Fear of coronavirus has reached such a level in the Live Free or Die State that Republican Gov. Chris Sununu has ordered all public schools closed for three weeks, a move that runs counter to the state’s long-cherished tradition of local control.

“I am directing all schools in New Hampshire to transition to a remote learning environment — effective immediately,” Sununu said at a rare Sunday press conference. “This directive will remain in place for three weeks through April 3rd and following that, we will assess the situation on the ground.

“So to be clear, while students will not be in schools, they will be learning and education in New Hampshire will go on,” he said.

Sununu was joined by several officials from his administration, including Department of Health and Human Services Commissioner Lori Shibinette, state epidemiologist Benjamin Chan and Department of Education Commissioner Frank Edelblut.

Such a sweeping edict from Concord conflicts with local control of town government, particularly local schools. More than 140 communities just held their annual town meetings last week, where citizens gathered to debate and decide issues ranging from setting the town budget, hiring a school resource officer, or buying a new dump truck.

Local communities have jealously guarded against state interference. The fact that Sununu’s actions have largely been accepted without complaint is a sign of just how frightened Granite Staters are by the COVID-19 outbreak. As of Sunday, the state had reported 13 confirmed cases, all of them related to travel, and limited to three of New Hampshire’s 10 counties. There have been no cases of community transmission as of Sunday’s announcement, though state officials expect that to change.

Dr. Chan also urged citizens to avoid large gatherings and any non-essential international travel and to follow the guidelines of the Centers for Disease Control. “It’s our collective responsibility to help slow the spread of COVID-19 in New Hampshire and across the United States.”

Interestingly, the CDC’s guidelines do not call for the widespread closing of public schools seen in New Hampshire and elsewhere. In fact, the CDC doesn’t even call for mass school closings if there is a COVID-19 exposure in a school, instead recommending a
“short building dismissal (2-5 days) to Clean/Disinfect/Contact Trace.” In cases like New Hampshire, with no school exposure and no known community spread, they recommend diligence, monitoring and putting an emphasis on improved hygiene.

“There may be some impact of much longer closures (8 weeks to 20 weeks) further into community spread, but that modeling also shows that other mitigation efforts (e.g., hand washing, home isolation) have more impact on both spread of disease and health care measures,” the CDC says in a report.

When asked by NHJournal, Sununu acknowledged that his administration was acting outside CDC guidelines, but argued that New Hampshire is uniquely able to take the proactive step of remote learning and, therefore, shutting down public schools makes sense.

“We wouldn’t be taking this step if we weren’t so prepared. I’ve talked to governors in other states and, frankly, they’re trying to get up to speed to where we are. We have so many districts that are already prepared [for remote learning]. It’s an amazing opportunity that we have, which makes the decision to do this for the next three weeks much easier.”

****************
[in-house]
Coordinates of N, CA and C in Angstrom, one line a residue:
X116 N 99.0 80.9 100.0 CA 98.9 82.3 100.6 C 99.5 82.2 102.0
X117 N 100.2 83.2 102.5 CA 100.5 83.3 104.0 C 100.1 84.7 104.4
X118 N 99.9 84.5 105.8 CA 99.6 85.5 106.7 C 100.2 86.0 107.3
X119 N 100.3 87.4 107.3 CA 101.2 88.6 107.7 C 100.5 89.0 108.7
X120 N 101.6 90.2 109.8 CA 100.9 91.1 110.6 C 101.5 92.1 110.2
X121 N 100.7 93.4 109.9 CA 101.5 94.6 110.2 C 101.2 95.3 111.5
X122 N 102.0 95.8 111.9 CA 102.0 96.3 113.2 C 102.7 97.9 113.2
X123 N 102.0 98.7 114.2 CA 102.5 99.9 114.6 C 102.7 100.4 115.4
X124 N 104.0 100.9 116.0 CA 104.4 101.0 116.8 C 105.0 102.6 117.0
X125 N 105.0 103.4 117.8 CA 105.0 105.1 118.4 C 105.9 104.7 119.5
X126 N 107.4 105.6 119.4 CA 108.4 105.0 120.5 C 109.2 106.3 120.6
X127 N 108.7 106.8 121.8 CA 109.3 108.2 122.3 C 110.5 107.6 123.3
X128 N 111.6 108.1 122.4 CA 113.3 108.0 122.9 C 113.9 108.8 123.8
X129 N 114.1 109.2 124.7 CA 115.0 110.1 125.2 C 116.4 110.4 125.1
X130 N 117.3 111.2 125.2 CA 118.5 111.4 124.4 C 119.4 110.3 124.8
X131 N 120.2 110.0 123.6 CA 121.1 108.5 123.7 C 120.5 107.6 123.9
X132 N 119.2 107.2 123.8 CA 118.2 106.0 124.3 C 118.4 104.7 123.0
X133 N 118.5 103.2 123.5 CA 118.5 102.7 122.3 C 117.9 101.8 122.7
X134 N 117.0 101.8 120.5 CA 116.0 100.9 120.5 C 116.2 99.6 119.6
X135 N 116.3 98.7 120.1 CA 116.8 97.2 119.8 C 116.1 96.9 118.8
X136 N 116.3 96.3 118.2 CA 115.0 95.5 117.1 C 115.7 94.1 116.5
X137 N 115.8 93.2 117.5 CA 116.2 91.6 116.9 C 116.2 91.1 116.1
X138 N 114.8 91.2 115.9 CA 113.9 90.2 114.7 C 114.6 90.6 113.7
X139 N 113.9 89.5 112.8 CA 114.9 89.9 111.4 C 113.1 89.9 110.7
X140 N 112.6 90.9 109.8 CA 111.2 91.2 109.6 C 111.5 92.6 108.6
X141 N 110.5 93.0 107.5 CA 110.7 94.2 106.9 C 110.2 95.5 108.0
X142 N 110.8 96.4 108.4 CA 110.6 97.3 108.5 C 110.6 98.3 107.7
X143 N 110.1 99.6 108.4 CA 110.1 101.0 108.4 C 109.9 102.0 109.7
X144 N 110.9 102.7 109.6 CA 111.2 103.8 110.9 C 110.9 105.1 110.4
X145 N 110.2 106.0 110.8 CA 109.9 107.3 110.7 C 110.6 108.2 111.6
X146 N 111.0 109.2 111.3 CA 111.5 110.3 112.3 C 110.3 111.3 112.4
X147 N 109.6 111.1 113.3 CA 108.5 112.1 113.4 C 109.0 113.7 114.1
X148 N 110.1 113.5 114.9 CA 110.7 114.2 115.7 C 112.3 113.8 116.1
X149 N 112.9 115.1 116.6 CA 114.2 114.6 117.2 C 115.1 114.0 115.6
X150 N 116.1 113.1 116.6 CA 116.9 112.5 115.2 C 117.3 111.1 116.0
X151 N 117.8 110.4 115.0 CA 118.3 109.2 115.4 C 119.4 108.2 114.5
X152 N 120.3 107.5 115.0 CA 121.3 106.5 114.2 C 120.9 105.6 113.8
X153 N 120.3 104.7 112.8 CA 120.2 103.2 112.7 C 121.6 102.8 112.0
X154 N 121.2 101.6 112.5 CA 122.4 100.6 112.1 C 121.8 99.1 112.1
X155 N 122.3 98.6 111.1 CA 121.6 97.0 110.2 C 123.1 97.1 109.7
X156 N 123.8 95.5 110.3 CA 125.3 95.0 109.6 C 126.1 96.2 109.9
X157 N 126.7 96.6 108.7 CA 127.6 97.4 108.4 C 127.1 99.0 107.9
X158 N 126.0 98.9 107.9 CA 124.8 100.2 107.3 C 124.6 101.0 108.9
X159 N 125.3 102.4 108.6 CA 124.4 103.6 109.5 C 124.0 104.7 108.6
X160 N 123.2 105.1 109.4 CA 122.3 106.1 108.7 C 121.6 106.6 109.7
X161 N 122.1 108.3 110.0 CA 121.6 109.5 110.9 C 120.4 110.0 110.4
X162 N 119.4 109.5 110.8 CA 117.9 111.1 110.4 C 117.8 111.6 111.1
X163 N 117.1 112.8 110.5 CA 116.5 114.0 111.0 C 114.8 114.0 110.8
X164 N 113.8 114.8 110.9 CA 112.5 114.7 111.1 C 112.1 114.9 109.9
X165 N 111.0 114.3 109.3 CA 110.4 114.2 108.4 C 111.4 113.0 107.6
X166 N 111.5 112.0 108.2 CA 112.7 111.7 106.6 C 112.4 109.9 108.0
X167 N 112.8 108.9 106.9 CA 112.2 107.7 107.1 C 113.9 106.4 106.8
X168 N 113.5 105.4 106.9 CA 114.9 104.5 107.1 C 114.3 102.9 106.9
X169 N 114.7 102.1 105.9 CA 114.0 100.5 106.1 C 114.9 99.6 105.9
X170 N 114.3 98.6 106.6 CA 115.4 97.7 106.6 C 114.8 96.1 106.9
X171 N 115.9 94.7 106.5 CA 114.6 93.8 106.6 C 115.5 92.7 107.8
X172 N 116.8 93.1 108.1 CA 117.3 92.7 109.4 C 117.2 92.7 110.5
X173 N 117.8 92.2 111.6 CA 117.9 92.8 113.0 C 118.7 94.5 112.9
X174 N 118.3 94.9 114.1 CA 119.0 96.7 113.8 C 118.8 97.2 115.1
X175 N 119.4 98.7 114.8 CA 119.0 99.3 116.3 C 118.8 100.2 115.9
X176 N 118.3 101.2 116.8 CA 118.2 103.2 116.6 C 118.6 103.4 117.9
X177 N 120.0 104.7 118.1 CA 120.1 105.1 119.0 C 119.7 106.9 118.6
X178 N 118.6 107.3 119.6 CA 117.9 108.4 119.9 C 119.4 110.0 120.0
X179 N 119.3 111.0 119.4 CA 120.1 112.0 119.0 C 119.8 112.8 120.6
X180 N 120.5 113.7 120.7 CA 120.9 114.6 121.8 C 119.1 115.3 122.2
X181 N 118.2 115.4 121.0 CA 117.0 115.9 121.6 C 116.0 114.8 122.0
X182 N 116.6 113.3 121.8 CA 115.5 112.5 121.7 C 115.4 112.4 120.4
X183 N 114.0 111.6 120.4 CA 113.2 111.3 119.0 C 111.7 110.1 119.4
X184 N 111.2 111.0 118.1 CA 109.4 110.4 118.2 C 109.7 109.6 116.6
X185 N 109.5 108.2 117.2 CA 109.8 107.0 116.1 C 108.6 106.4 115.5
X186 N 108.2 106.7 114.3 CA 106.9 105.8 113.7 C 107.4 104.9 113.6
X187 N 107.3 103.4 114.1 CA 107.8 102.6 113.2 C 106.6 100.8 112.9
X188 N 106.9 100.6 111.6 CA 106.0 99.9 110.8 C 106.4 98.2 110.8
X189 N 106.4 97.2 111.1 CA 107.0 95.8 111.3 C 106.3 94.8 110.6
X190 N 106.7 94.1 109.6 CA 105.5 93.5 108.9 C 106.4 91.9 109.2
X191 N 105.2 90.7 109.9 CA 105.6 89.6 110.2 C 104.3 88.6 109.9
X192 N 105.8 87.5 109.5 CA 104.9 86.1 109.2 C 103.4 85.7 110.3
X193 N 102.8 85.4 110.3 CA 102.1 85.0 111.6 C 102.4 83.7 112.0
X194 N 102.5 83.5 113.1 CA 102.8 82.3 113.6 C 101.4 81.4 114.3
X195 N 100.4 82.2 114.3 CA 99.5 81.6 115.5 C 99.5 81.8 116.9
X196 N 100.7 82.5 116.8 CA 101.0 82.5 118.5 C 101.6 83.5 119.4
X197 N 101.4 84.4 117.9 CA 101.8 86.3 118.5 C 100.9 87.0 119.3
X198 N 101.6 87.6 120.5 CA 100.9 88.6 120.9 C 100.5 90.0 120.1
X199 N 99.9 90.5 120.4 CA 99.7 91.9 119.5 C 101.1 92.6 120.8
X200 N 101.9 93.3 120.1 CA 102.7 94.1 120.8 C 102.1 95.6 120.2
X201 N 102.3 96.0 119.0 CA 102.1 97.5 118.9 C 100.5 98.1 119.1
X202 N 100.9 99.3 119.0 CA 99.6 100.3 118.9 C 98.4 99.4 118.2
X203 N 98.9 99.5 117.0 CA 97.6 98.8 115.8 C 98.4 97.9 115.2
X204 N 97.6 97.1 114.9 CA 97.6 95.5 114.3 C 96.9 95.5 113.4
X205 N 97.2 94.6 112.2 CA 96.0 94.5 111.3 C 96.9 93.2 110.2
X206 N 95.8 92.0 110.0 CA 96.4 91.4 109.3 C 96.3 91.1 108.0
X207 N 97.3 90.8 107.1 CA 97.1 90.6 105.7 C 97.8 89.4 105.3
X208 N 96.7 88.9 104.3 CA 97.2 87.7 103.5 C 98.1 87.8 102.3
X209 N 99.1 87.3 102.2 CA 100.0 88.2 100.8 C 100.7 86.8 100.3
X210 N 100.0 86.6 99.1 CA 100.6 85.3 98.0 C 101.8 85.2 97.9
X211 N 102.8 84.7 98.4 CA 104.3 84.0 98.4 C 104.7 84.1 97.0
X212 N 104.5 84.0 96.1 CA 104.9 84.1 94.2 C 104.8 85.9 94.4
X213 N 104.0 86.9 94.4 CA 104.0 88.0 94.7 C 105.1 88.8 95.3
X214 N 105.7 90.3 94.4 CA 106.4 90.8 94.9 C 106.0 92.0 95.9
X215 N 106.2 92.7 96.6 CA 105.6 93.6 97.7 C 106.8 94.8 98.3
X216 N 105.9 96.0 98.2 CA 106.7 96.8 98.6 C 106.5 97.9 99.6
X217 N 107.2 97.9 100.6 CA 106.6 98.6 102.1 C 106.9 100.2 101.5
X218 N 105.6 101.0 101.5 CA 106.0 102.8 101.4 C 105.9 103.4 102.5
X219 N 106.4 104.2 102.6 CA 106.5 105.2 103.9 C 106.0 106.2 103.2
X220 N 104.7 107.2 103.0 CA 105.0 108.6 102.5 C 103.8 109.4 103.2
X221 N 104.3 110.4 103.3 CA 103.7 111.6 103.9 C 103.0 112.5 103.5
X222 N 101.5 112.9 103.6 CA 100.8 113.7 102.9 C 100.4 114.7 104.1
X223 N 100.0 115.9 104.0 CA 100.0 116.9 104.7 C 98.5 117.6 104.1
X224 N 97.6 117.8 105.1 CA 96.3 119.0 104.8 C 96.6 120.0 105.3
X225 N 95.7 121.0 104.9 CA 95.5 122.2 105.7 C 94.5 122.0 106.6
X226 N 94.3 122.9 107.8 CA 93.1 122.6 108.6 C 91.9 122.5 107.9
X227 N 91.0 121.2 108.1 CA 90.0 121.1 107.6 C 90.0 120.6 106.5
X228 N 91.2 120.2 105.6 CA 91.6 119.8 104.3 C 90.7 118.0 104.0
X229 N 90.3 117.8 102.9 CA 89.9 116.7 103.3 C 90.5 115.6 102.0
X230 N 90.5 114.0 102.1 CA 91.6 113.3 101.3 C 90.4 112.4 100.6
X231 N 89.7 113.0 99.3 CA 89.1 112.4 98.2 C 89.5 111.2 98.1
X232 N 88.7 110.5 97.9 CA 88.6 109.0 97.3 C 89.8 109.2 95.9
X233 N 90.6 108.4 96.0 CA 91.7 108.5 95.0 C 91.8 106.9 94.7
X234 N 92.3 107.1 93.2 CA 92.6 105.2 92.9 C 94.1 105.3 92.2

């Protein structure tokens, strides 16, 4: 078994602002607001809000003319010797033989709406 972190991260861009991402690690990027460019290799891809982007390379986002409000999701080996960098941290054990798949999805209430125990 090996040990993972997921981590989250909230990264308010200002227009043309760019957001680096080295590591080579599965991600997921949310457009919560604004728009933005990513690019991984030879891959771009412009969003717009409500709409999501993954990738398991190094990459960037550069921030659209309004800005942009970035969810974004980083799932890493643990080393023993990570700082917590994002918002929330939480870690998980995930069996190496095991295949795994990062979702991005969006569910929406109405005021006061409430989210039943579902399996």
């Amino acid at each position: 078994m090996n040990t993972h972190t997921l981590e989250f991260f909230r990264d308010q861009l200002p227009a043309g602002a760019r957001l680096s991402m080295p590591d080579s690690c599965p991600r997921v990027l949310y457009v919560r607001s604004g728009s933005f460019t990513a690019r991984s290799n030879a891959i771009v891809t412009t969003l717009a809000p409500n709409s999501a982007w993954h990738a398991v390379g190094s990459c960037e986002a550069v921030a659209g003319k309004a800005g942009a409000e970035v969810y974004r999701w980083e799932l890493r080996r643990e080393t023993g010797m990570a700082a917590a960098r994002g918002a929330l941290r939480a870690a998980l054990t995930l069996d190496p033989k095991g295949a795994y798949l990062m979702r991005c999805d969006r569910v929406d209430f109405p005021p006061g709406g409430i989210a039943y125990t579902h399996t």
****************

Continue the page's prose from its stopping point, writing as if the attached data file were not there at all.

As for the CDC guidance, “They’re looking at it from a national perspective. My job is to look at the 603,” Sununu said.

At the same time, it appears Sununu and his team are looking at local politics as well. Edelblut, whose small-government philosophy and aggressive advocacy for local control and homeschooling make him an unusual ally, told NHJournal that many local pols are happy the state stepped in.

“In many cases, local school officials were receiving a lot of pressure from their communities to do something. And we want to be able to support our local officials in making those decisions. So I think you can do this as a support measure as well for local control by supporting our local school leaders.”

Of course, school boards could have made this decision without the governor’s actions, as many had done already (Bedford, Manchester and Nashua to name a few.) It’s easy to imagine panicky parents calling their local superintendent and angrily demanding schools be shut down, while others warn of the hardships they would face if schools are closed.

Politically speaking, Sununu did local officials a favor by letting them pass the buck. And scared parents, particularly affluent suburban moms with plenty of childcare options, are certain to cheer his decision. But from a public policy standpoint, is closing schools the right move?

Dr. Jennifer Nuzzo of the Johns Hopkins Center for Health Security notes that Singapore has been fairly successful in reducing its case numbers without closing schools. “I do worry calls to close schools come from parents who can easily absorb the impact,” she says, and points out that one of the unintended consequences is higher workplace absenteeism– particularly among health care workers when they are needed most.

NHJournal asked Sununu what his message was for healthcare workers with young children at home and big caseloads in New Hampshire’s hospitals, finding out he just shut down their schools?

“We’re providing a lot of flexibility. We’ve actually heard from hospitals that have asked, ‘Hey, can we set up a temporary childcare or daycare center within our facility so those workers can be at work?’ And that’s exactly the type of flexibility we’re going to give them.

“That’s one of the reasons we can take this initiative, whereas in other states it would be more problematic. We’re ahead of the ballgame here,” Sununu said.